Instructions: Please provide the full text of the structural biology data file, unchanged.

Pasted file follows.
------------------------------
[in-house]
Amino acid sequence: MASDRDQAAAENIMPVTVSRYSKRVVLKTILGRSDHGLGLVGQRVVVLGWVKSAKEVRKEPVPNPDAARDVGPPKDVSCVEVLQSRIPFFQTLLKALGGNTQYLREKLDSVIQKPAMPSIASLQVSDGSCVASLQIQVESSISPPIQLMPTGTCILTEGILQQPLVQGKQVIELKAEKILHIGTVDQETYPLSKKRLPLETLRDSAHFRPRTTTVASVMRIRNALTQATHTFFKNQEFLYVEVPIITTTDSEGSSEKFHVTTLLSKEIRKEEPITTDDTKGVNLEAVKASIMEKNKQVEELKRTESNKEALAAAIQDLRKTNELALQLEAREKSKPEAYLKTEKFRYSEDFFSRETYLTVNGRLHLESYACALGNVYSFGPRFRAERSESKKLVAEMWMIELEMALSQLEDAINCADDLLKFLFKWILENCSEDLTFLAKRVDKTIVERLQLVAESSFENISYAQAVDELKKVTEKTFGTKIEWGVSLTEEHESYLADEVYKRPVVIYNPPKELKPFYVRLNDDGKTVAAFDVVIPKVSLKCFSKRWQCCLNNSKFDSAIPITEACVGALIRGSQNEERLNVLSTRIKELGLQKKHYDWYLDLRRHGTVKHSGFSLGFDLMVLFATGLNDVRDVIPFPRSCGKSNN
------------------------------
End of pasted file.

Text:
[in-house]
Amino acid sequence: MASDRDQAAAENIMPVTVSRYSKRVVLKTILGRSDHGLGLVGQRVVVLGWVKSAKEVRKEPVPNPDAARDVGPPKDVSCVEVLQSRIPFFQTLLKALGGNTQYLREKLDSVIQKPAMPSIASLQVSDGSCVASLQIQVESSISPPIQLMPTGTCILTEGILQQPLVQGKQVIELKAEKILHIGTVDQETYPLSKKRLPLETLRDSAHFRPRTTTVASVMRIRNALTQATHTFFKNQEFLYVEVPIITTTDSEGSSEKFHVTTLLSKEIRKEEPITTDDTKGVNLEAVKASIMEKNKQVEELKRTESNKEALAAAIQDLRKTNELALQLEAREKSKPEAYLKTEKFRYSEDFFSRETYLTVNGRLHLESYACALGNVYSFGPRFRAERSESKKLVAEMWMIELEMALSQLEDAINCADDLLKFLFKWILENCSEDLTFLAKRVDKTIVERLQLVAESSFENISYAQAVDELKKVTEKTFGTKIEWGVSLTEEHESYLADEVYKRPVVIYNPPKELKPFYVRLNDDGKTVAAFDVVIPKVSLKCFSKRWQCCLNNSKFDSAIPITEACVGALIRGSQNEERLNVLSTRIKELGLQKKHYDWYLDLRRHGTVKHSGFSLGFDLMVLFATGLNDVRDVIPFPRSCGKSNN